Helping Students Adopt Learning Strategies for Meaningful Learning

Meaningful learning (learning with understanding, deep learning) occurs when we can use the information that we are acquiring to accomplish a goal or solve a problem.

Goal for the classroom:,
Students are active participants in the learning process.

Steps to meaningful learning:
1. Recognize the existence of a mental model (idea).
2. Test the mental model (idea).
3. Refine the mental model (idea).
iamse slides
Keys to success for engaging in meaningful learning during a course:
Students who have studied music or have been engaged in sports are familiar with the keys to success for meaningful learning. Unfortunately, few recognize the parallels between their earlier “non-classroom” learning and success in learning in the classroom. The following keys are presented with illustrations from music and sport to help students recognize that they are already familiar with this process.

1. Set performance goals.

Acquiring information without having a reason to acquire it makes it difficult to remember long-term. Find out how you will apply the information when you have completed the topic. What kinds of problems will you be expected to solve? If it is not clear from the course competencies or course objectives how you will use the information, ask the instructor.
In music:  The goal is to “perform the music” rather than “just playing the notes.”
In sport:  The goal is to play the game to the best of your ability.

2. Preview or set expectations for the topic being studied.

• Before each class, preview the information to get some idea of what will be discussed. Ask yourself, “What do I know about this?” OR “What is this like that I already know about?” OR “What do I expect to hear about in this class?”
• Make a list of questions that the preview raises in your mind. These are the questions that you will seek the answers to during the class. Listening for the answers to these questions will help you engage with what the instructor is saying.
In music:  Look at the sheet music for the day. Ask yourself, “What do I know about this?” OR “What is this like that I already know about?” Think about what you will try to accomplish during the class.
In sport:  What will we focus on during practice today? What do I already know about performing that (those) skills?

3. Participate – Engage the material in class

Make a contribution to the class discussion.
A. offer your ideas about what is being discussed.
B. test your ideas by answering questions that are being asked. Remember, you learn from your mistakes, so don’t be afraid if your answer is “wrong.”
C. ask for clarification of information that doesn’t make sense or that you are not too sure about. Remember, you are responsible for your learning!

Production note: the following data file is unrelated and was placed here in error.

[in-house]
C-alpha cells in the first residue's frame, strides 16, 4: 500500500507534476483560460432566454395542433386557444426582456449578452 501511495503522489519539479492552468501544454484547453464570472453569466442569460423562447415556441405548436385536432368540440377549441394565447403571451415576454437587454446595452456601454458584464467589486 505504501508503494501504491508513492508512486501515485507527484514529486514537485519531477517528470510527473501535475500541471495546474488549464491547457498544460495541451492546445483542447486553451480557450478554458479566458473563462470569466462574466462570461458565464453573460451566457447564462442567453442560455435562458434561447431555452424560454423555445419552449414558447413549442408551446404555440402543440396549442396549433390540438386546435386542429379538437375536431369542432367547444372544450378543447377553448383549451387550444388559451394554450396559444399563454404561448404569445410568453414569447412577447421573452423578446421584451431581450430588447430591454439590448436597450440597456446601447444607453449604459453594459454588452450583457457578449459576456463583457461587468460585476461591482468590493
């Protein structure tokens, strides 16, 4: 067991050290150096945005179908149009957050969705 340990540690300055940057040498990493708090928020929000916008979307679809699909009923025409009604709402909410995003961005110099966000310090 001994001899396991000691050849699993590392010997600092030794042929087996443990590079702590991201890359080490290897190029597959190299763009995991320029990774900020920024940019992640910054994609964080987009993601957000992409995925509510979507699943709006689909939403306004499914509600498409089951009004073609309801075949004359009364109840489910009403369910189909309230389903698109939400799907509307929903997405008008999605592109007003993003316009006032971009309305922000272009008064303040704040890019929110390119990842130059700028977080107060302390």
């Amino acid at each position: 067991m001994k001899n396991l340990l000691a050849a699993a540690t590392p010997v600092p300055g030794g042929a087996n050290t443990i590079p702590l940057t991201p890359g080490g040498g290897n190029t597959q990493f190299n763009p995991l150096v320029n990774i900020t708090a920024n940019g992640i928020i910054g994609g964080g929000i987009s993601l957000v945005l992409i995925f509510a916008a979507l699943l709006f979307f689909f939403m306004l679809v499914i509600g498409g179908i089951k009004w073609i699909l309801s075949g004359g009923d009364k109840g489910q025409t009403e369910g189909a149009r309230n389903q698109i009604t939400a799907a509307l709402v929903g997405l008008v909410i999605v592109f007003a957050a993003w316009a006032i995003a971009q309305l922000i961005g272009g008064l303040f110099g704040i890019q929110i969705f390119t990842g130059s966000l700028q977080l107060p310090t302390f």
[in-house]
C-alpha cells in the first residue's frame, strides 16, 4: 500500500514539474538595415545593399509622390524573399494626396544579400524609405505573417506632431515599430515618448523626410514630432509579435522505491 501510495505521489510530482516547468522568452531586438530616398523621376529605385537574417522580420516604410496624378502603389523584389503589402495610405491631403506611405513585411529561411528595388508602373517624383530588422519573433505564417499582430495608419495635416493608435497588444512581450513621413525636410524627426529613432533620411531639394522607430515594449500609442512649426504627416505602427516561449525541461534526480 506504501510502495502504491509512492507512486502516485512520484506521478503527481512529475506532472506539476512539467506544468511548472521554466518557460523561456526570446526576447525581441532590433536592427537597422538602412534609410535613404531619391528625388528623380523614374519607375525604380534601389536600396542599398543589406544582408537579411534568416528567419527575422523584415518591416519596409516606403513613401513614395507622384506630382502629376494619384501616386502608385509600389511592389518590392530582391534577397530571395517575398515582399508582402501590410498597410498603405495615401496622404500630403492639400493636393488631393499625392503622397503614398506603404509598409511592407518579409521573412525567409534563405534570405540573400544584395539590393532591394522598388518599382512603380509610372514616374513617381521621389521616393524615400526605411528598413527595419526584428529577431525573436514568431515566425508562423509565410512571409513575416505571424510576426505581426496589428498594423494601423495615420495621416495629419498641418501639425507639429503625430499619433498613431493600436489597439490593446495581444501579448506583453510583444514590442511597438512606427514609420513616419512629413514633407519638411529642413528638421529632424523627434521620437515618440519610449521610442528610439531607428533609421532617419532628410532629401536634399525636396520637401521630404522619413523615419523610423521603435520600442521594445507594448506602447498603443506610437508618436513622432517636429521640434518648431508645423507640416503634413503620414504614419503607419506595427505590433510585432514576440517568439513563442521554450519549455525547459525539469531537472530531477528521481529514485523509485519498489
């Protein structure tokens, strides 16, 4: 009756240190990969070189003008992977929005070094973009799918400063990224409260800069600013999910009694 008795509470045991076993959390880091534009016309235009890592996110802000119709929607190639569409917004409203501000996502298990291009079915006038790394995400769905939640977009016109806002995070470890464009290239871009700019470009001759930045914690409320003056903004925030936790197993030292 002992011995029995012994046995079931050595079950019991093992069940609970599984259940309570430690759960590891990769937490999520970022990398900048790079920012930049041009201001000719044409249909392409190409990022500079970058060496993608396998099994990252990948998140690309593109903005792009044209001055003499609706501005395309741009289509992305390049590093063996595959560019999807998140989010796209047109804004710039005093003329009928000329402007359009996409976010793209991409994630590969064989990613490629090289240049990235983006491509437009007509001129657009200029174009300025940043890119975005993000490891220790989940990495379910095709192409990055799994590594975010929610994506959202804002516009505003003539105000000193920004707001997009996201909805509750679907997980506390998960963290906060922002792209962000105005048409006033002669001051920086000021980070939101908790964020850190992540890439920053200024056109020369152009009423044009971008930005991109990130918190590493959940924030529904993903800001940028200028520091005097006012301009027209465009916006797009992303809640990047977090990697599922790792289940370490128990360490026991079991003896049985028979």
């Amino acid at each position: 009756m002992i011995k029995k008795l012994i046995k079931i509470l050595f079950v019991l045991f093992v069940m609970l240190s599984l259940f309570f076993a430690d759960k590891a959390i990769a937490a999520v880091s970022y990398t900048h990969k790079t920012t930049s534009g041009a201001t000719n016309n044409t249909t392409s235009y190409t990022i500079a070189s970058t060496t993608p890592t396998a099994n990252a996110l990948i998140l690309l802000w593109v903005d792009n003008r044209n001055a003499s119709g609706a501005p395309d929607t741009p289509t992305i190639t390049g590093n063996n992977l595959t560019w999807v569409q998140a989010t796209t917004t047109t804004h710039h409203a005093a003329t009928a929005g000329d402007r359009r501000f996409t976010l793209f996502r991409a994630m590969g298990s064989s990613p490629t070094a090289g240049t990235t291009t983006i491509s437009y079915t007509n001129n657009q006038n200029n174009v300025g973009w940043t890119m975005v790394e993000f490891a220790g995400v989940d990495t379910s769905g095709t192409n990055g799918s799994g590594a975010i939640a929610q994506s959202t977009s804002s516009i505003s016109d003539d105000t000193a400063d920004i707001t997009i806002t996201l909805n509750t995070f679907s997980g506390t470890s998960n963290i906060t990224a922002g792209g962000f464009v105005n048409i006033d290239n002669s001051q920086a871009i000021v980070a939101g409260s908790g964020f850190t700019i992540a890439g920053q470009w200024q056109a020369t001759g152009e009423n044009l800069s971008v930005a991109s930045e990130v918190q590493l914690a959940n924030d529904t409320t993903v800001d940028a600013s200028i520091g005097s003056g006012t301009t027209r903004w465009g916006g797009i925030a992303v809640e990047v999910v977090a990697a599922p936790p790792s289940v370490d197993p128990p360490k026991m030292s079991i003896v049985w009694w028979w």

In music:  Perform the music as best you can. Listen for “mistakes.” Remember, you learn from your mistakes, so don’t be afraid to play the wrong notes. Help others perform the music as best they can.
In sport:  Perform the skills to the best of your ability. Listen to the coach’s critiques to learn where your weak points are. Remember, you learn from your mistakes, so don’t be afraid to make mistakes. Help your teammates be the best that they can be.

4. Review

• After each class and lab period review the exercises that were discussed to see what information makes sense and what information requires further clarification.
• Consult the course reference reading or other available resources (including the instructor) to seek clarification for areas of confusion.
In music:  Perform the music keeping in mind what you learned during the class/rehearsal.
In sport:  Practice the skills that you focused on in practice keeping in mind what you learned during that experience.

5. Reflect

• Think about what might be contributing to the issues that arose from your review.
• Make a list of points that require further clarification so that you can ask about them in the next class (or individually with the instructor or a T.A.)
In music:  What will you change when you sing/play the piece again?
In sport:  What will you try to do in the next practice or game to incorporate what you’ve learned?

6. Refine:

After reflecting on the material and obtaining clarification of “fuzzy points,” refine your model of the system. Make a pictorial information organizer (concept map, mind map, flow chart, etc.) to help organize your thoughts and the links between them.
In music:  Practice the “new arrangement.” That is, practice implementing the changes that you thought were necessary as a result of Step 5.
In sport:  Practice the “adjustments” that you made as a result of your reflections in Step 5.

7. Keep current

• It is much easier to learn by taking one step at a time rather than having to “climb mountains” of seemingly endless new information!
• Remember, Life is Cumulative! If you rely on rote memorization, you will have to relearn the information over and over again. If you make sense of it, you will retain it. To be successful physicians, you must engage in meaningful learning for the rest of your life. “Instructors” will not be available to “tell you what you need to know” as you encounter new information and new problems. It is time to begin practicing this process in your academic pursuits so that you can be a “holistic learner.”
In music:  It’s easier to practice a little bit each day and build your performance skills rather than trying to perform the piece after one session.
In sport:  It’s easier to build a skill set one skill at a time rather than try to be proficient at all skills on the game after one practice.

To Learn More About This Project Contact Harold Modell